There are good reasons water quality is typically managed at a larger scale, and requiring buildings to opt out of communal systems might not be the right thing to incentivize in the long run.
Yet LBC specifically forbids projects tapping into municipal systems—even municipal “purple pipe” reuse systems, which are practical and could benefit from the boost in respect. Why not give projects more incentive to improve municipal systems? Several other LBC requirements are highly focused on advocating for change, even if change doesn’t happen right away.
For LBC to scale up, we will need to find pro-social ways to provide water that meets stringent health standards while not burdening building owners with the associated costs and legal risks. (As this article was going to press ILFI told us that a project team is currently making a strong case for a new exception allowing purple pipe from smaller community facilities.)
3) Avoid difficult for the sake of difficult
LBC’s requirement that projects grow food onsite sounds great, but it has been a sticking point for enough buildings that it might be time to rethink it, perhaps by transplanting this imperative to the Living Communities rating system.
We spoke with a social services organization that considered LBC but was ultimately turned off by the requirement that it would have to devote precious staff time and financial resources to supporting a farm on its roof. While McLennan insisted that such an organization could propose an exception, we were at least as likely to hear that a project facing a poorly fitting imperative moved to another system like LEED instead. Yes, we could do this, organizations told us, but the exercise wouldn’t make us smarter.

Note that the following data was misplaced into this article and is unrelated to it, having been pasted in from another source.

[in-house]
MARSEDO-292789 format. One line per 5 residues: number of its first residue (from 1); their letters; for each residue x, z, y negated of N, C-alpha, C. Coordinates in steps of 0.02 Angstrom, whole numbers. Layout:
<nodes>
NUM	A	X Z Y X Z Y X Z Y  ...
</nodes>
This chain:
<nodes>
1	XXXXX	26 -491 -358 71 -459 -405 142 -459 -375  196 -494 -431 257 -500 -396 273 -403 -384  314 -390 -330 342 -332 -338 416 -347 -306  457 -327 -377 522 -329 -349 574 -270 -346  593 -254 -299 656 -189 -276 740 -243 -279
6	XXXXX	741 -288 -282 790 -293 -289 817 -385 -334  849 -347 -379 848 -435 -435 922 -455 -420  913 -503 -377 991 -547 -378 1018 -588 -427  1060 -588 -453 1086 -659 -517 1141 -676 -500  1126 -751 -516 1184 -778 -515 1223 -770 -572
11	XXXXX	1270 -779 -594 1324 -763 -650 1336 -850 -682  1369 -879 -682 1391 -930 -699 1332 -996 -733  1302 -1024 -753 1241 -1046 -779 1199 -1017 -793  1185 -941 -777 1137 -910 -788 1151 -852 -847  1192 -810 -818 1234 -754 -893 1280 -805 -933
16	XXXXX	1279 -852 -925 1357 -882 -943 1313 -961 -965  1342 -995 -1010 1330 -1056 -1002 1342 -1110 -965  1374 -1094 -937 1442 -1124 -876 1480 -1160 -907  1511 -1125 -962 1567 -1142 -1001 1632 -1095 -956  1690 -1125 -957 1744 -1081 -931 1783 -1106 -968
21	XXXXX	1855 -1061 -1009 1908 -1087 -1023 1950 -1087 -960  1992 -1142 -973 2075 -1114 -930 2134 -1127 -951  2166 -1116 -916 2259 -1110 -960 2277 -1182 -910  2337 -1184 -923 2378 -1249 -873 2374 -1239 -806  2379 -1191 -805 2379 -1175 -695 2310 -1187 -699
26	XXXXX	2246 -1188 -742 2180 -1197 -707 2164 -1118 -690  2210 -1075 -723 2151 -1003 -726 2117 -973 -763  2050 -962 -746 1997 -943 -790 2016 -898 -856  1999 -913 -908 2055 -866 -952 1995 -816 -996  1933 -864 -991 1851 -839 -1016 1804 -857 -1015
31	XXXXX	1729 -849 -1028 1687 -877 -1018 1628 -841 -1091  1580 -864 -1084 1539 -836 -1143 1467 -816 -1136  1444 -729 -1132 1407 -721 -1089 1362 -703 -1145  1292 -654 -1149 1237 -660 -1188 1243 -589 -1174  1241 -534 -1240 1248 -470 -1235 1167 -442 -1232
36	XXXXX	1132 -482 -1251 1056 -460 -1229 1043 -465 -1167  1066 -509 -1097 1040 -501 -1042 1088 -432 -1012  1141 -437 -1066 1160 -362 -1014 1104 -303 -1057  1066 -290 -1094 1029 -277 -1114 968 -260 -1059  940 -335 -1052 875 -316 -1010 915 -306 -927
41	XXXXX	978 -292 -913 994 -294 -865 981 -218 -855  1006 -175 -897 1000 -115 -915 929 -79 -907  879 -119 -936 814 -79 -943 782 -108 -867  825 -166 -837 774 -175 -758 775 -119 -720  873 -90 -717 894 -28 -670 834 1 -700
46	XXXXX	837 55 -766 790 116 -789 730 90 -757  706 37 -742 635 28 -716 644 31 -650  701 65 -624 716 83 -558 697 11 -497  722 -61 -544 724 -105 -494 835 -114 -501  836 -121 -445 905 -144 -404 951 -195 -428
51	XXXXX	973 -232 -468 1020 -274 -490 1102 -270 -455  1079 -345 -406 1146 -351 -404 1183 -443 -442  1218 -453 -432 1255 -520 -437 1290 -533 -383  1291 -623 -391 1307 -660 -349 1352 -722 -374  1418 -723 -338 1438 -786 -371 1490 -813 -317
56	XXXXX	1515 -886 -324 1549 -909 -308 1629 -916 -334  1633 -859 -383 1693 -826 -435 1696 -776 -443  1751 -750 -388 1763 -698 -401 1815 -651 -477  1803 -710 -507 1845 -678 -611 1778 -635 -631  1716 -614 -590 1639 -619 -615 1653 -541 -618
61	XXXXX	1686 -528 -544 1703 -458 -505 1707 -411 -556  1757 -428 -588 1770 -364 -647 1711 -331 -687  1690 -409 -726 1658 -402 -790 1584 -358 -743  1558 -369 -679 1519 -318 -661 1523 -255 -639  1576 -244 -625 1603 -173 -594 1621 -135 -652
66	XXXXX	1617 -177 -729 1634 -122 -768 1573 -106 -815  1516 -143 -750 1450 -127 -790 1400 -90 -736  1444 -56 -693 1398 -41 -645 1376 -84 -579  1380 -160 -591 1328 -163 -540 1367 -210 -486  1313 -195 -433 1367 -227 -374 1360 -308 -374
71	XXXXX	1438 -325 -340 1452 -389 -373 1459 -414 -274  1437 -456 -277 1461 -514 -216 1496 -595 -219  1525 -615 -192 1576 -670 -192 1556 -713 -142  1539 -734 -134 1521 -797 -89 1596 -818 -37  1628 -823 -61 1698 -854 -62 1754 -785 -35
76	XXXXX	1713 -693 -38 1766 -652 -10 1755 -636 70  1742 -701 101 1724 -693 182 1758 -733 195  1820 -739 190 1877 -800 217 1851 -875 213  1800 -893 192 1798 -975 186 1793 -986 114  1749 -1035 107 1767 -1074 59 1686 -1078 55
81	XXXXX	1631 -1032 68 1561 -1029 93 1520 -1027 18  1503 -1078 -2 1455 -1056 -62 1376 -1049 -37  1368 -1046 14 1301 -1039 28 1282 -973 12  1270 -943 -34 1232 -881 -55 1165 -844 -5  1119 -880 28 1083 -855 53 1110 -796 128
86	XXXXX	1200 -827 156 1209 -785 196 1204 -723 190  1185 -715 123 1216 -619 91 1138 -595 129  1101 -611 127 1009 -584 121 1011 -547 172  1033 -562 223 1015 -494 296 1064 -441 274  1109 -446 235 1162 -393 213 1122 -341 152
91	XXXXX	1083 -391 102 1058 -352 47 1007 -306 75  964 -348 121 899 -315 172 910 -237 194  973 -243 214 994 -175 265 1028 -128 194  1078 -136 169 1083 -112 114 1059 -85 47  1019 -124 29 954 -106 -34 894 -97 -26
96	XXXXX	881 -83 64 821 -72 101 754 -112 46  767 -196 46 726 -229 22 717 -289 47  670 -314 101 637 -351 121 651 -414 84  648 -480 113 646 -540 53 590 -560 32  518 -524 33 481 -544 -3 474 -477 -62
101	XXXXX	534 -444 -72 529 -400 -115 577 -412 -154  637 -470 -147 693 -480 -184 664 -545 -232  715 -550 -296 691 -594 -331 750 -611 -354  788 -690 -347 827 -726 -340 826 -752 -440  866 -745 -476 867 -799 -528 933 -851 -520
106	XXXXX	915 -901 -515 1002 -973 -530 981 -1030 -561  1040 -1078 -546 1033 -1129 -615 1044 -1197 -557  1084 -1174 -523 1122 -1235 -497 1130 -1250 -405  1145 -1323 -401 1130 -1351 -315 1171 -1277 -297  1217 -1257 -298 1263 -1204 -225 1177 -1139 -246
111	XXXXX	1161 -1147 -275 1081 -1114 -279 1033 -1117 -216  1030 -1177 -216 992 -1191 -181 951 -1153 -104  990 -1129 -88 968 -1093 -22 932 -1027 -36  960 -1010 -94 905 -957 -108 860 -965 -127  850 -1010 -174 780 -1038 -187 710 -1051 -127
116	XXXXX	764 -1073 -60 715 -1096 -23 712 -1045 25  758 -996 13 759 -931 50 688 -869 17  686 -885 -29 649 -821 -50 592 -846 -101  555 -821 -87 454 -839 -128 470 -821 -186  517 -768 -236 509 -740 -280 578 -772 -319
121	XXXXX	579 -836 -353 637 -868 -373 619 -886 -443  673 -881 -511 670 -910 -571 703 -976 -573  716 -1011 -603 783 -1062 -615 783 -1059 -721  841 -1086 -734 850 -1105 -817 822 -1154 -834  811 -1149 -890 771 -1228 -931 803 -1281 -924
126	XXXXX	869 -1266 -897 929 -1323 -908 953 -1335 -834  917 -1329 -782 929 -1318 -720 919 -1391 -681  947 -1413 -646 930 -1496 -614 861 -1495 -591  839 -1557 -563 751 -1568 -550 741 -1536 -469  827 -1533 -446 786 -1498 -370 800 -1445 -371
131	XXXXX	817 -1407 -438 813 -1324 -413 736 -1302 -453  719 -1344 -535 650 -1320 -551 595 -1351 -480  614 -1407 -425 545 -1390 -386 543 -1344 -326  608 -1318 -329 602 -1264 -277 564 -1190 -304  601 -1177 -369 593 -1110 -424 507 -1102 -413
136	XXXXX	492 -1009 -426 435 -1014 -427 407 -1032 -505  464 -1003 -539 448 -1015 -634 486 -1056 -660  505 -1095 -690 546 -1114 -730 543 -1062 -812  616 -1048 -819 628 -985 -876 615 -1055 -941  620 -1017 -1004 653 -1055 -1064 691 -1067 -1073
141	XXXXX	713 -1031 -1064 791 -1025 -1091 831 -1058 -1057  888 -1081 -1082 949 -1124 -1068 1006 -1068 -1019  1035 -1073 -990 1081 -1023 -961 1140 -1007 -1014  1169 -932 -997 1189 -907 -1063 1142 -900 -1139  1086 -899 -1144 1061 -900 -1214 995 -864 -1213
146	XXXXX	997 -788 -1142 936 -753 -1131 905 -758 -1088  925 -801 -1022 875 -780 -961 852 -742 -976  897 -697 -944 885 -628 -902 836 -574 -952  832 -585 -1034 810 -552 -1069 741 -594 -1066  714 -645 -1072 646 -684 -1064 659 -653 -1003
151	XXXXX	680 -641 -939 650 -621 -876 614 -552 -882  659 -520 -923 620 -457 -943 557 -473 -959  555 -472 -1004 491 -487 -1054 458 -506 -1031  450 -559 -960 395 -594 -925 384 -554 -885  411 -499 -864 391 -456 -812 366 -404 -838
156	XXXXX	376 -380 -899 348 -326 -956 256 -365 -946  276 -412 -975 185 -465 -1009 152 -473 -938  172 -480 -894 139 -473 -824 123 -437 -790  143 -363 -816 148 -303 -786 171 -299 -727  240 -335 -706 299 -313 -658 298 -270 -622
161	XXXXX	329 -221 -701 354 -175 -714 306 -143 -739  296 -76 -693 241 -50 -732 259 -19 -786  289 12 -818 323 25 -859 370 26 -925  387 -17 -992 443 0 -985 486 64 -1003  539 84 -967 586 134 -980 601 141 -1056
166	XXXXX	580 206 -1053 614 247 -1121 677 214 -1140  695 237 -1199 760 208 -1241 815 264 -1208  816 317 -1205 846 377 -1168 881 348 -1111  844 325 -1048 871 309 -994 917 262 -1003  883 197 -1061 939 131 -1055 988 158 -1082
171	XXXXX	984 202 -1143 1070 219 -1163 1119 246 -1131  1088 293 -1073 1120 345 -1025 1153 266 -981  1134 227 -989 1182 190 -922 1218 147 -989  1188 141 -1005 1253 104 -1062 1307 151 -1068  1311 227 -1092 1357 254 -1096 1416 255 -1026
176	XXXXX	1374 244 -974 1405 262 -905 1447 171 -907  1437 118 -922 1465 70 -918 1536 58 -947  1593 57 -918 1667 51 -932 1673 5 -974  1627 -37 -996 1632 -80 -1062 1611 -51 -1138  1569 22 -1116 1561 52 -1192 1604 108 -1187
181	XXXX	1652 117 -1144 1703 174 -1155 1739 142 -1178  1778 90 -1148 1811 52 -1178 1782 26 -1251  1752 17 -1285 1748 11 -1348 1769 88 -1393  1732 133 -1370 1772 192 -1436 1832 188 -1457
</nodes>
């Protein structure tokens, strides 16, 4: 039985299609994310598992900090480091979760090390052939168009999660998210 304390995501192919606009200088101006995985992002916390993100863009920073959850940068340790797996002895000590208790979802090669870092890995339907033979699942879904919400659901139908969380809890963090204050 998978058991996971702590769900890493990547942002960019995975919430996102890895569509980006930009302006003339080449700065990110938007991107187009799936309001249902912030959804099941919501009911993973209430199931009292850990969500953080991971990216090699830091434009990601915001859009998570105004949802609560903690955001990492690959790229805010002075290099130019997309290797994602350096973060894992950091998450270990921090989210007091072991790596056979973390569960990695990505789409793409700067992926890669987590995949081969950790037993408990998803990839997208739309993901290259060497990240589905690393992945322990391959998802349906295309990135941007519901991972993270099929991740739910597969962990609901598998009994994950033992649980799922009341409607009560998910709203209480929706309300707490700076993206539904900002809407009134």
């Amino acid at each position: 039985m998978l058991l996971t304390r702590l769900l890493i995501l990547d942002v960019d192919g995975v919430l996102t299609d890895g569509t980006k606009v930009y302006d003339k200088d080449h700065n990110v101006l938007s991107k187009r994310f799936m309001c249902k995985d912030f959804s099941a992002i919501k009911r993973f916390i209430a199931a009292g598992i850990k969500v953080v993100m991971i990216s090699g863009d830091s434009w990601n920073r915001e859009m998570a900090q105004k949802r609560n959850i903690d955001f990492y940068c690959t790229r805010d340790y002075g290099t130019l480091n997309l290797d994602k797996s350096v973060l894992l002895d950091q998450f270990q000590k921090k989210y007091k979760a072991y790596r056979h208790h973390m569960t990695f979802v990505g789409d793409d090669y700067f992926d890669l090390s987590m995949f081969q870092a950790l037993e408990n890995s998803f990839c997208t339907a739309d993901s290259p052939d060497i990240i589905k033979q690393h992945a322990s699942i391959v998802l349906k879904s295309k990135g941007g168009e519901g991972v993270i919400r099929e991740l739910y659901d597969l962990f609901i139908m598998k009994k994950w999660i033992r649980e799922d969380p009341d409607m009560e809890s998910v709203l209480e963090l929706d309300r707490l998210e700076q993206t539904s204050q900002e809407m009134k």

Let groups like these focus on their core missions, and allow scale-jumping to support small-scale organic farmers who badly need reliable linkages to customers. (LBC allows scale-jumping with agriculture, but requires that the farmland be new, and specifically encourages cultivation around local schools and parks.)
An imperative for ILFI: Reach more projects
In several conversations with us, ILFI staff demonstrated a willingness to work with projects on their unique constraints and consider exceptions that meet the intent of its imperatives.
But that only works for committed projects that are already in the LBC pipeline.
For the much larger pool of projects that consider LBC at a distance, ILFI needs to better communicate its process and the kinds of solutions it will accommodate, especially on key roadblocks.
In fact, ILFI has made progress on this path, most notably through a new Affordable Housing Framework—effectively an alternative compliance path that creates temporary exceptions for use of municipal sewers and encourages “net-positive-ready” projects if photovoltaics are not affordable.
More guidance like this would help back up the assertion McLennan made with us that LBC works for all building types. Well—there are always exceptions. “We don’t have an answer for tall buildings,” he told us. “We don’t think they’re sustainable.”
Maybe. But we hope that LBC will eventually scale up—all the way up.
Published December 30, 2014